Smith, who was concerned about whether I was doing well or not, became shocked as he checked my work.
“H-Heok! Cough! Cough cough!”
Smith was so surprised that he had trouble breathing. After a while, Smith barely regained stability and asked me in a trembling voice, “How are you so skilled at smelting?”
His complexion was so pale that I was worried the old man might fall down.
“Do you have experience smelting? This wasn’t your first time?”
“…It is my first time smelting…”
Smith looked like he saw a ghost.
“Huh… it is really ridiculous… This is a talent that can’t be represented. A person with no experience is better than his teacher. It’s like I’m dreaming. Are you the reincarnation of Pagma?”
The term ‘reincarnation of Pagma’ was the common term of praise for especially talented blacksmiths. It was usually the best praise! Any blacksmith would explode with joy if they heard that they were Pagma’s reincarnation.
However, I was different.
‘I’m not a reincarnation, but a descendant.’
In the meantime, the high purity molten jaffa was completed.
Smith smiled warmly and said,
“Absolutely wonderful! You are a great friend.”
[Affinity with Smith has risen by 30.]
[Experience has risen by 80.]
[Your level has risen.]
‘Good! Level 2!’
There was no greater joy than an easy level up. At one time, I was level 80. Now I was delighted at just reaching level 2. I was very worried about what would happen when my level reached the double digits.
“Bring it here.”
Smith poured the molten jaffa into the molten iron, mixing the two metals at a ratio of 1:12. Of course, this meant that for every single part of jaffa, there were 12 parts of iron. Smith placed the mixture in the furnace and started to heat it up again. He didn’t forget to mix it together. He mixed it a total of six times before finishing the process by pouring the molten solution into a mold that he had prepared.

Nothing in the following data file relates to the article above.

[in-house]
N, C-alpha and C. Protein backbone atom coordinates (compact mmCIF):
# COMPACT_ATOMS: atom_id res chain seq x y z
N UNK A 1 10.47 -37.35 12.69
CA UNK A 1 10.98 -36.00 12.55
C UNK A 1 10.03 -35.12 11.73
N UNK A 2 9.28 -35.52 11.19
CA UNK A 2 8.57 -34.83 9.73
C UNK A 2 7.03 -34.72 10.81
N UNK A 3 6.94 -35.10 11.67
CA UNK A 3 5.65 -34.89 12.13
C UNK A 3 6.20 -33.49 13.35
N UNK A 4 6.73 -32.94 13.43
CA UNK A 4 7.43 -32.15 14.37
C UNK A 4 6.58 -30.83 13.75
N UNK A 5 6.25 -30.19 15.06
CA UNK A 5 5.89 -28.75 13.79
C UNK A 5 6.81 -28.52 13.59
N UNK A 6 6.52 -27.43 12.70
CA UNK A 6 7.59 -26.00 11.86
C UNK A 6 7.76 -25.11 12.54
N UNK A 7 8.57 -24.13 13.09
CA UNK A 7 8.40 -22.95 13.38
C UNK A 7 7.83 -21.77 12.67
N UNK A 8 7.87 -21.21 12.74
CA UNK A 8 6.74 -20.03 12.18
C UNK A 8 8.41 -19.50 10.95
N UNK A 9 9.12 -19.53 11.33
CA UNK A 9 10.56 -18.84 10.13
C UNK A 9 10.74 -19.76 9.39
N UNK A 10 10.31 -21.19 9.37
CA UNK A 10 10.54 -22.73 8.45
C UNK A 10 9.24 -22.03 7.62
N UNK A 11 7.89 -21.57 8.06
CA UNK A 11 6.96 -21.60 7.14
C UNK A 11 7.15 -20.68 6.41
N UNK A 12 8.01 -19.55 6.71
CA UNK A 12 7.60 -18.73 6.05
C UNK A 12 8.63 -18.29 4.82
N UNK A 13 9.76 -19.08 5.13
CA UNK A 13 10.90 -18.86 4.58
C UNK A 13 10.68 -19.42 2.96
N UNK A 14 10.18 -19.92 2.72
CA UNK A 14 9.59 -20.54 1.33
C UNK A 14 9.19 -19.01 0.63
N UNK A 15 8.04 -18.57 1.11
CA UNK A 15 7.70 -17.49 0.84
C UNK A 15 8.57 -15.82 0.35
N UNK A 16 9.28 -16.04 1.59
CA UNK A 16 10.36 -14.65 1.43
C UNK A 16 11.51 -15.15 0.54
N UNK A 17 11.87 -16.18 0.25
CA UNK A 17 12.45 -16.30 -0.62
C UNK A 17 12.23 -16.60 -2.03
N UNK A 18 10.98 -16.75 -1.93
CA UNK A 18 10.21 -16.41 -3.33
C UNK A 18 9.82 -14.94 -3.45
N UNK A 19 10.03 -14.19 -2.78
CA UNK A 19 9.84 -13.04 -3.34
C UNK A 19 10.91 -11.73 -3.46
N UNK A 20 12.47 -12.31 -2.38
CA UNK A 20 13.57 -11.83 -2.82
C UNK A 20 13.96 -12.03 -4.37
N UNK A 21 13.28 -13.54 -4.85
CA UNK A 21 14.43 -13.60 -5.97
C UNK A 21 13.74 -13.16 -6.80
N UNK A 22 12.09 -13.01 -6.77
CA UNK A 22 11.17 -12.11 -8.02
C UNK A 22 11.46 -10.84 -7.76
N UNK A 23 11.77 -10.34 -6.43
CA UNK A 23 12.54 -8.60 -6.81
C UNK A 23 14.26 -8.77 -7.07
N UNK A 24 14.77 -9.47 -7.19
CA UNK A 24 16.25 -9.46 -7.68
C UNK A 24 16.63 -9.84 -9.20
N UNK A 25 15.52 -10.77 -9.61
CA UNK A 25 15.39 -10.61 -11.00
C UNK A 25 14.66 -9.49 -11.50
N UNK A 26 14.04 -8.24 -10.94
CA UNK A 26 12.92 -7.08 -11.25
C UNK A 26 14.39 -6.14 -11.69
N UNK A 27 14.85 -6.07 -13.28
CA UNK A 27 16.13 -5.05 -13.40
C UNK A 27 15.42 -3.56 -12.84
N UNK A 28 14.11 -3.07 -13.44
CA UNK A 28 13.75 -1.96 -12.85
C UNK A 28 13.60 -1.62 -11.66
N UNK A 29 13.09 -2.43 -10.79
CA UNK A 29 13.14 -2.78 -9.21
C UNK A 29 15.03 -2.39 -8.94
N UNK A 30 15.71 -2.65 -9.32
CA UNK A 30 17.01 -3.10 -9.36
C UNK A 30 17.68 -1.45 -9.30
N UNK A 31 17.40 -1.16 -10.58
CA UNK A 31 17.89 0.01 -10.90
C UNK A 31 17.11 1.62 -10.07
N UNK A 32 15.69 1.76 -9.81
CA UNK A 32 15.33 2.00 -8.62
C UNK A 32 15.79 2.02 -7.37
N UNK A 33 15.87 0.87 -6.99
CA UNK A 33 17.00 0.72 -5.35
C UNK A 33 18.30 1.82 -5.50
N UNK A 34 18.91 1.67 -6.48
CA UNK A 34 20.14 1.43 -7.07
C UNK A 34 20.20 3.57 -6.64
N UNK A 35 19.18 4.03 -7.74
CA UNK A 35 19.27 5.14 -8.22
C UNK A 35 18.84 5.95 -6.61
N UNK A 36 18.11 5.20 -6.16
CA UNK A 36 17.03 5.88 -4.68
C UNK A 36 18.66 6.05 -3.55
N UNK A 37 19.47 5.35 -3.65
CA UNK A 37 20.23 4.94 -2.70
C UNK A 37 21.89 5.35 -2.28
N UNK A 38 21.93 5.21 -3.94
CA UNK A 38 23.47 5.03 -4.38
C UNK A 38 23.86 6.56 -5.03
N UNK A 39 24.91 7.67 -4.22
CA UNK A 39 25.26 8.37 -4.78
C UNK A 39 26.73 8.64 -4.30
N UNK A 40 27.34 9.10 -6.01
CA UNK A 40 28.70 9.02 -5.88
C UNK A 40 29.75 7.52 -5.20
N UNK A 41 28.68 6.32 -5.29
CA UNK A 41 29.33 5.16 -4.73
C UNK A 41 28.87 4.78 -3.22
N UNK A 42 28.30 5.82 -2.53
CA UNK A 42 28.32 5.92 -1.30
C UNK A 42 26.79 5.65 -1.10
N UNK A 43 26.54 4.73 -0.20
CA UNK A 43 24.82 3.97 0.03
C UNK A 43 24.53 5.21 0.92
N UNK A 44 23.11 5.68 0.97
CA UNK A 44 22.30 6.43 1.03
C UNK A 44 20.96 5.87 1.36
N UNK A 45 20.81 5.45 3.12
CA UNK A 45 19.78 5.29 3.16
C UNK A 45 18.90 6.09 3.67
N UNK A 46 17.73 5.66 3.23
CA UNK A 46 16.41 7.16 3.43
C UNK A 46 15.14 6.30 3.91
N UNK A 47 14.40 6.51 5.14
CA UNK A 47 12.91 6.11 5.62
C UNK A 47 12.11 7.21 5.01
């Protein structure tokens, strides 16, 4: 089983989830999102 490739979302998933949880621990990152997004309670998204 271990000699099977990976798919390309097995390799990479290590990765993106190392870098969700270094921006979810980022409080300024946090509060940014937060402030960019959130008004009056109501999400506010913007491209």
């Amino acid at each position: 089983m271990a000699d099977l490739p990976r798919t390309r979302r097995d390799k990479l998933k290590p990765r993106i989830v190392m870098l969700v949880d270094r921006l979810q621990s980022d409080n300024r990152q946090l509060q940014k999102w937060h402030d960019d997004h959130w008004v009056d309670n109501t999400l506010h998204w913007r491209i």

We would have to wait 40 minutes for the molten solution to harden inside the mold. Meanwhile, Smith handed me some jaffa that had already been completed.
“This is the first time you’ve smelted metal, so I will give this to you as a memento.”
One piece of jaffa weighed around 700 grams to 1 kilogram. 300 grams of jaffa were worth one gold, so it was a considerable reward for an E-grade quest.
‘Smith, this person is really great.’
I was liking this blacksmith more and more. Smith approached with a big hammer and started hitting the mold that the molten solution was poured into. In the mold, the hardened molten iron appeared in the shape of a thick wire.
Smith picked up the wire and placed it to one side, where there was another, smaller mold. He placed the wire on the mold and started hammering. After that was done, he used a grindstone to sharpen the edge.
After some careful work, a typical arrowhead with a sharp end was completed. Although it was thick and heavy, the end was very sharp and could penetrate armor with no difficulty. The completed jaffa arrowhead was then secured to a pre-created arrow shaft.
I watched the whole process from beginning to end, then a new notification window popped up.
[Your understanding of the Jaffa Arrow is now at 100%. You will be able to use the Jaffa Arrow perfectly.]
[You have learned how to make the Jaffa Arrow.]
Smith asked me, “How is it? Can you make it?”
Smith laughed heartily.
“Answering without hesitation… What great confidence. Like any weapon, particularly in arrows, balance is important. You need to balance the feathers, the arrowhead, and the shaft… If the arrows are even a little bit out of balance, they won’t be able to fly as far as they can possibly go. It is very delicate work. Even so, can you really make it? Despite only watching the production process once?”